The specific method used to prime a centrifugal pump depends on the pump's design and application, as well as the availability of liquid sources and vacuum systems. Proper priming is essential for efficient operation and to prevent damage to the pump's internal components.
How to prime centrifugal pumps
A. Prime the pump with the suction supply above the pump
- Slowly open the suction isolation valve.
- Open the air vents on the suction and discharge piping until the pumped fluid flows out.
- Close the air vents.
B. Prime the pump with the suction supply below the pump
Use a foot valve and an outside source of liquid in order to prime the pump. The liquid can come from one of these sources:
• A priming pump
• A pressurized discharge line
• Another outside supply
Typical steps for pump priming
- Close the discharge isolation valve.
- Open the air vent valves in the casing.
- Open the valve in the outside supply line until only liquid escapes from the vent valves.
- Close the vent valves.
- Close the outside supply line.
This illustration is an example of priming the pump with a foot valve and an outside supply:
This illustration is an example of priming the pump with a foot valve using a bypass around the check valve:
Check this post to understand working mechanism, design materials and use of foot valves in pumps.
Troubleshooting priming issues
During the priming process, several common issues can arise that can affect the efficiency and performance of the centrifugal pump. Some of the common issues include air leaks, blockages, and cavitation.
Air leaks occur when air enters the pump casing or suction piping, preventing the pump from creating enough suction to draw in the liquid. This can cause reduced flow rates and decreased pump efficiency. To diagnose and troubleshoot air leaks, inspect the suction piping and pump casing for any cracks or leaks. Tighten any loose fittings or connections, replace damaged gaskets, and ensure that all valves are closed properly.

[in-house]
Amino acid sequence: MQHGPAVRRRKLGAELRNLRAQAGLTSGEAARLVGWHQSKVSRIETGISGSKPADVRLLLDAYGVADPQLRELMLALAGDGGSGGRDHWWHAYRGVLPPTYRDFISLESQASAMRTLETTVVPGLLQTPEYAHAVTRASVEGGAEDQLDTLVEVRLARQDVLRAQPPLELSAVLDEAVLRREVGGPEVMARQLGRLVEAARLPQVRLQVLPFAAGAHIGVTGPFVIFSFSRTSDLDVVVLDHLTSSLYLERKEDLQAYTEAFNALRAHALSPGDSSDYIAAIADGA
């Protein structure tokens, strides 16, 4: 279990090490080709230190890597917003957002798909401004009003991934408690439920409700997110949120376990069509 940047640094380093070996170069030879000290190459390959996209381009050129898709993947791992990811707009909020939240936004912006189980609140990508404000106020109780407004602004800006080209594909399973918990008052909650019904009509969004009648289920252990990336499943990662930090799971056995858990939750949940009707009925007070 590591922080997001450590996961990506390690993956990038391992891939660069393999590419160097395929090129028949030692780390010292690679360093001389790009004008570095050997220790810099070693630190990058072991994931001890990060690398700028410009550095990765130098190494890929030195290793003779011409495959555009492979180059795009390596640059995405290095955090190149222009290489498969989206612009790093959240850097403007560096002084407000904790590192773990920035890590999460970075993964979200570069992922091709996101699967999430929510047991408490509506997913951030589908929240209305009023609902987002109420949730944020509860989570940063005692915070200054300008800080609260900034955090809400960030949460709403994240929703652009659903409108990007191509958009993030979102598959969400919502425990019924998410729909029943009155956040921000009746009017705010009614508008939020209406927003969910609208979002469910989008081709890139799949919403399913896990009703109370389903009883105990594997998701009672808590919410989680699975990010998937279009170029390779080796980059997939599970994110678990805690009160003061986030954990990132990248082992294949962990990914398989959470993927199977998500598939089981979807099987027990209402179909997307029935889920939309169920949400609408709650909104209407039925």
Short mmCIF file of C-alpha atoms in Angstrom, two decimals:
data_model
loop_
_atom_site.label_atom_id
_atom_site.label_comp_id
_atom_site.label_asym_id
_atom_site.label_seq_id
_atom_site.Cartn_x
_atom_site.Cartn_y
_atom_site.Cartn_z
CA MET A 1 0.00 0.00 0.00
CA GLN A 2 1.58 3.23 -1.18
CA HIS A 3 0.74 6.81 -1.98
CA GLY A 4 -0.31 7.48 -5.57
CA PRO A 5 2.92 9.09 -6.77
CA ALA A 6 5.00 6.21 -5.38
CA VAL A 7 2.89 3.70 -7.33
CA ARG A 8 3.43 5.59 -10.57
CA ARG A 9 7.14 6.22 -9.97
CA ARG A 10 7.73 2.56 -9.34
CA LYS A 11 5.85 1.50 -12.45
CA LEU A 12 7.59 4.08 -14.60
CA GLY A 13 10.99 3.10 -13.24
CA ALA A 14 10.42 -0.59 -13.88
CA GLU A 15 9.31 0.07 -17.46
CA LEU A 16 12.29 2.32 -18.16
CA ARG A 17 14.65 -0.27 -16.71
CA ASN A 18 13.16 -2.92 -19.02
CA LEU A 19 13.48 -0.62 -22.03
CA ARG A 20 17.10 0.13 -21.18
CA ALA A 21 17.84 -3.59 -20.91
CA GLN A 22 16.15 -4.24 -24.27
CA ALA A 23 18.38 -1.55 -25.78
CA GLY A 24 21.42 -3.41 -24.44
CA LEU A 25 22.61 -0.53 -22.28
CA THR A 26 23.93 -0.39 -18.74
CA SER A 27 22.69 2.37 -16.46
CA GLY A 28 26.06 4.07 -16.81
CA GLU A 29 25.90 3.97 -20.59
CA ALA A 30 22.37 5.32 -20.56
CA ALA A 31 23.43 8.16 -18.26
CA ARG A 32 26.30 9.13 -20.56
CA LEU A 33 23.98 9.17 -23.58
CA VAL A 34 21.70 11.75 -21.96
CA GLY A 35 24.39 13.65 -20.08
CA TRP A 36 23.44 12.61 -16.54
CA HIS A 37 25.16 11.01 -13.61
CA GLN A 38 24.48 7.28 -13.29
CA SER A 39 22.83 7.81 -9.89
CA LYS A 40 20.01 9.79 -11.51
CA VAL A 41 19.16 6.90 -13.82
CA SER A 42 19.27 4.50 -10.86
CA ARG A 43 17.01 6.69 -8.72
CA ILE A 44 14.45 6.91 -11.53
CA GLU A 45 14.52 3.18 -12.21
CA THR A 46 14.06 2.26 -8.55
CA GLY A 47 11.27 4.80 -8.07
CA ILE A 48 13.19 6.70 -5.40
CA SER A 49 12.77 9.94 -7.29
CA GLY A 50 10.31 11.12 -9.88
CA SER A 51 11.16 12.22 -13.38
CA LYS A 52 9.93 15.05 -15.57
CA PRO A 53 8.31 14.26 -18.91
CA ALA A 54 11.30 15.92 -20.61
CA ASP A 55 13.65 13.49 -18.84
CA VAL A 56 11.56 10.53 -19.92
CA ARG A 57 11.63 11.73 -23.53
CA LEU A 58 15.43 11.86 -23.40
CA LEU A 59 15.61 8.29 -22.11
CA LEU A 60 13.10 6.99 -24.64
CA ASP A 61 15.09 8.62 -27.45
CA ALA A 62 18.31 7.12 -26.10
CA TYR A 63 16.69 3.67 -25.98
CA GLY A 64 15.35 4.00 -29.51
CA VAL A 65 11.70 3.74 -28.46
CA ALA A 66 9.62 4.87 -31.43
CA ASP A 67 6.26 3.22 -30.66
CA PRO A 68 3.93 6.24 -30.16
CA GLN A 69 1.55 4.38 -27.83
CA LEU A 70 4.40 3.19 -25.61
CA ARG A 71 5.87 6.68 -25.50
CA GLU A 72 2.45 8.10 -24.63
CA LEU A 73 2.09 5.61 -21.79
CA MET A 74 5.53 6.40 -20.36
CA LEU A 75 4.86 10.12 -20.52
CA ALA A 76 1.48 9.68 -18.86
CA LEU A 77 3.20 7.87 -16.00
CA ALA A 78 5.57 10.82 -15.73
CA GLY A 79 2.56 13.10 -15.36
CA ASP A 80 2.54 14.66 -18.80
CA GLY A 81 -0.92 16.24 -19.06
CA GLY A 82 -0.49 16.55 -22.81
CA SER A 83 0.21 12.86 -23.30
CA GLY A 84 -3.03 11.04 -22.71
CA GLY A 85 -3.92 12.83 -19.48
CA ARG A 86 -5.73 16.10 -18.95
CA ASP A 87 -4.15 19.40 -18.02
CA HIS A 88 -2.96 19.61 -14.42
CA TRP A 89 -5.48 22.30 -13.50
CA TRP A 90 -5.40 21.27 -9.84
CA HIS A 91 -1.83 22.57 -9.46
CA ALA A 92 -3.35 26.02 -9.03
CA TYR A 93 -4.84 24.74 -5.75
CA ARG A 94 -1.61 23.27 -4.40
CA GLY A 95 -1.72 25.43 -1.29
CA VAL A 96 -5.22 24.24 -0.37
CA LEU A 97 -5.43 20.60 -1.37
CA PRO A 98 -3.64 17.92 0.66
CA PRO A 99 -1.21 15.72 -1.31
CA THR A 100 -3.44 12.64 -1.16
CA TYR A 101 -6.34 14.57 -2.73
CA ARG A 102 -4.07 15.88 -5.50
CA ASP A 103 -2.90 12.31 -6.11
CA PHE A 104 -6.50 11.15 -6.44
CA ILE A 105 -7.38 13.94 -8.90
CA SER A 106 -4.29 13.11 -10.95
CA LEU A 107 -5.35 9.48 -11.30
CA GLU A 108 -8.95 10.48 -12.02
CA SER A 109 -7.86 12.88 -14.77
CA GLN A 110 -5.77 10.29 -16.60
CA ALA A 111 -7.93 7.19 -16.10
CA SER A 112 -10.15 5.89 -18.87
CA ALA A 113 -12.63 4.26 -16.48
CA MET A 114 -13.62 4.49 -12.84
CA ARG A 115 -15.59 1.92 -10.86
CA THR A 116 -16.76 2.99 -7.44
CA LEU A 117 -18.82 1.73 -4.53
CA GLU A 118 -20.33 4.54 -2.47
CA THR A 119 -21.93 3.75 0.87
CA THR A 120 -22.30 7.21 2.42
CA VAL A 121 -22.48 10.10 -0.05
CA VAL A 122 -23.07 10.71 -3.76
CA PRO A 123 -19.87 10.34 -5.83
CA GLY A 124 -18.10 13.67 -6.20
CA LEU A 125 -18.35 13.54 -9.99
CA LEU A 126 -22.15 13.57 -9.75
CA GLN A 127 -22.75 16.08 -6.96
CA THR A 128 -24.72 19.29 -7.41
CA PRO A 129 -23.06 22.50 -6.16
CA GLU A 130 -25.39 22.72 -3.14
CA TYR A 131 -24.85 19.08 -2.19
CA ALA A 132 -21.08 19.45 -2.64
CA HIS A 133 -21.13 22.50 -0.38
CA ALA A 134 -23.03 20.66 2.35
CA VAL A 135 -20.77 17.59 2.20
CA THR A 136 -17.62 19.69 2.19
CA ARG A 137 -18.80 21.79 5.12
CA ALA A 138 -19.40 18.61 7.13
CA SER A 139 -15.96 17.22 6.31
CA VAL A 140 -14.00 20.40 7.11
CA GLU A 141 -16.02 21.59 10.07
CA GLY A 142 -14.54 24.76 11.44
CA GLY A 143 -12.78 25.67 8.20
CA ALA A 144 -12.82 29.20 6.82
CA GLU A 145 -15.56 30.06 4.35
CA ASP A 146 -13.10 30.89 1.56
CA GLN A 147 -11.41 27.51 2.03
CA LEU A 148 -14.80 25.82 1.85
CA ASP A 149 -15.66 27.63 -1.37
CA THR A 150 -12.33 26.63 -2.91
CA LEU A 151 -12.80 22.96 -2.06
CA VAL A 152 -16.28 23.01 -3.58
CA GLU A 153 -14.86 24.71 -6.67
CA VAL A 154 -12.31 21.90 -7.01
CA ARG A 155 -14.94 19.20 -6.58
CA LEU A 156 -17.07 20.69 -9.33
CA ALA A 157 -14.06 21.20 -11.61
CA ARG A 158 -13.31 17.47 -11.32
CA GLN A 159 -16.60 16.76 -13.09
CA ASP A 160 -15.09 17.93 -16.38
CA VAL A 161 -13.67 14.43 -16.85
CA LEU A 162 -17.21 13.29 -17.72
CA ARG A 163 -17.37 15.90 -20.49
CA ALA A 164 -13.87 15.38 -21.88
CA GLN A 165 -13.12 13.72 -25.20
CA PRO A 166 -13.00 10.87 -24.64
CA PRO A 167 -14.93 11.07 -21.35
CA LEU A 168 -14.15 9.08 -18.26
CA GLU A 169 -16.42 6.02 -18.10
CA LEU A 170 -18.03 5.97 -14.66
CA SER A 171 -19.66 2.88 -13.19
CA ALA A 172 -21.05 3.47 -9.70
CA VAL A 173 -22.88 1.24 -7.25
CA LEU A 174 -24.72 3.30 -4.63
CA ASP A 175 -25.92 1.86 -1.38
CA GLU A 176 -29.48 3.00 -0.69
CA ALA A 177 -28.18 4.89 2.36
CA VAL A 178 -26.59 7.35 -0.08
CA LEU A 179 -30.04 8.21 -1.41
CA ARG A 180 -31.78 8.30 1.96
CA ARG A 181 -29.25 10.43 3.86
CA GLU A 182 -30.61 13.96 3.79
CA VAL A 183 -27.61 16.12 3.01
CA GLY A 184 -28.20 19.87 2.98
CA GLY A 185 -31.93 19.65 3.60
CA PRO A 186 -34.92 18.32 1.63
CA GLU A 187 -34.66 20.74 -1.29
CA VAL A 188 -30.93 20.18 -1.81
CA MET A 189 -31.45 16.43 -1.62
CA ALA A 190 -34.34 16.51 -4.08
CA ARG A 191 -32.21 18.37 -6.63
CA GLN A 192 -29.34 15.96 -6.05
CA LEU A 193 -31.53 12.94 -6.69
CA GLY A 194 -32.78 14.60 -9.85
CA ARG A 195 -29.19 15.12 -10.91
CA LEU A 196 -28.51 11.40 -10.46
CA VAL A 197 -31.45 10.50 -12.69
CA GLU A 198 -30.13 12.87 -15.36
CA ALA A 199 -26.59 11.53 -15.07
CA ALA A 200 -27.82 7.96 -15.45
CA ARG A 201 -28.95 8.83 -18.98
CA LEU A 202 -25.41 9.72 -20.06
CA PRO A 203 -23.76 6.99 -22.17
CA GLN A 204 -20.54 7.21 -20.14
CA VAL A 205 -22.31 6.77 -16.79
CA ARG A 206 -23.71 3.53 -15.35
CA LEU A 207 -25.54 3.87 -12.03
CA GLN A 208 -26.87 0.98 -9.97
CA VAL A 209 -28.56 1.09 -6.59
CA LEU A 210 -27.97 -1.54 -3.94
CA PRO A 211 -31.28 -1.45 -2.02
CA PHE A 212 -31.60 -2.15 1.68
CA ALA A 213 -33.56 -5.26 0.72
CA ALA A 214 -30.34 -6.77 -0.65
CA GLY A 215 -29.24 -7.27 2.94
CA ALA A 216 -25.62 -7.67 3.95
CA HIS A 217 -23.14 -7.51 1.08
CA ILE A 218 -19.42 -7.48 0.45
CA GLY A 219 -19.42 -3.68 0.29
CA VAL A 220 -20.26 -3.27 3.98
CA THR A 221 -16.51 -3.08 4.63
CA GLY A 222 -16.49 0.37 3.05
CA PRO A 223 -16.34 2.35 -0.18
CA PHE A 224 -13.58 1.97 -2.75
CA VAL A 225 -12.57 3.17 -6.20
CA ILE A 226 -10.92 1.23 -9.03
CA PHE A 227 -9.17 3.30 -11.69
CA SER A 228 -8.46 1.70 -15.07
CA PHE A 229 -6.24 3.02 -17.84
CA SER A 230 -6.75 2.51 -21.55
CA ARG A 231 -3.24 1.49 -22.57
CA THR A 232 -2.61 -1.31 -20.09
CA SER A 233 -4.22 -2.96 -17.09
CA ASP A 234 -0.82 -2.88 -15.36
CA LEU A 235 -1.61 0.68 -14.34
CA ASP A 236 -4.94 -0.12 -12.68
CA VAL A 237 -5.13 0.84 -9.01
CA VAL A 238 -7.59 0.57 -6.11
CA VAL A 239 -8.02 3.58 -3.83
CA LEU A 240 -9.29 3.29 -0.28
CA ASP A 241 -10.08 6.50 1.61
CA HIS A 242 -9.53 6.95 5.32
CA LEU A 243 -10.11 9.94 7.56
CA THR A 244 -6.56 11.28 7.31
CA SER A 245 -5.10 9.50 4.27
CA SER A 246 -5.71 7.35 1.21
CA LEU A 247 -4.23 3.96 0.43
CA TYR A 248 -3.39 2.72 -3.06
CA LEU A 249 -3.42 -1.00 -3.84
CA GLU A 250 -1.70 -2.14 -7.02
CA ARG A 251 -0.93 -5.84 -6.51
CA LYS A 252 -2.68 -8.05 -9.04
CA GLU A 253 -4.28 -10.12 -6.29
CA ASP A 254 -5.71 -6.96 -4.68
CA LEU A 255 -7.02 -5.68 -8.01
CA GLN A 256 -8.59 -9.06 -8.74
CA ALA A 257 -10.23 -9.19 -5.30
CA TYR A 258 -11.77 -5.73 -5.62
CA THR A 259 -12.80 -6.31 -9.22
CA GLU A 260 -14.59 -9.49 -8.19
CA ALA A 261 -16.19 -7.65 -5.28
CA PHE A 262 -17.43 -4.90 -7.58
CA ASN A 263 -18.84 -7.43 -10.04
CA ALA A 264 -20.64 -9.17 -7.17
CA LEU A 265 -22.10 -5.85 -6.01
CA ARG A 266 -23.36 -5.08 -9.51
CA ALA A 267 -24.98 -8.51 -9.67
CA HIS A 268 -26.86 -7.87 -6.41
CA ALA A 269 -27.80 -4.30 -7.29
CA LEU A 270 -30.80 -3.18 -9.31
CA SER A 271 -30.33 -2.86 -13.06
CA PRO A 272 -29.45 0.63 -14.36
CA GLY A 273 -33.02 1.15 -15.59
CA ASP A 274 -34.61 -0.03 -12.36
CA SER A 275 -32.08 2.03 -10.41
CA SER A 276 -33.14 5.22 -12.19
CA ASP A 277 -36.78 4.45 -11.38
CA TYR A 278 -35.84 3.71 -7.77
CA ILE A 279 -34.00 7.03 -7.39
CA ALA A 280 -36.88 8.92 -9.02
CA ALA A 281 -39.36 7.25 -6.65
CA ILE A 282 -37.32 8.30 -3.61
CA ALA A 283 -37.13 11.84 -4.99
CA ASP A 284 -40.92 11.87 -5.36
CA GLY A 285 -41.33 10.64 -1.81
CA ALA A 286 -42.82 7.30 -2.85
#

Blockages can also occur in the suction piping or pump casing, preventing the liquid from flowing into the pump. This can be caused by debris or foreign objects that become lodged in the piping or casing. To diagnose and troubleshoot blockages, inspect the suction piping and pump casing for any obstructions or debris. Remove any blockages and ensure that the suction piping is clear before priming the pump.
Cavitation occurs when the pump operates with low pressure or low flow rates, causing air or gas pockets to form and collapse rapidly, resulting in damage to the impeller and other internal components. To diagnose and troubleshoot cavitation, inspect the pump casing and suction piping for any obstructions or blockages that may be preventing the pump from operating at its designed flow rate and pressure. Adjust the discharge valve to ensure that the pump is operating at the correct pressure and flow rate, and check the pump impeller for any signs of damage.
In conclusion, diagnosing and troubleshooting issues during the priming process involves inspecting the pump casing and suction piping for any leaks, obstructions, or damage, and taking appropriate corrective measures to ensure efficient and proper operation of the centrifugal pump.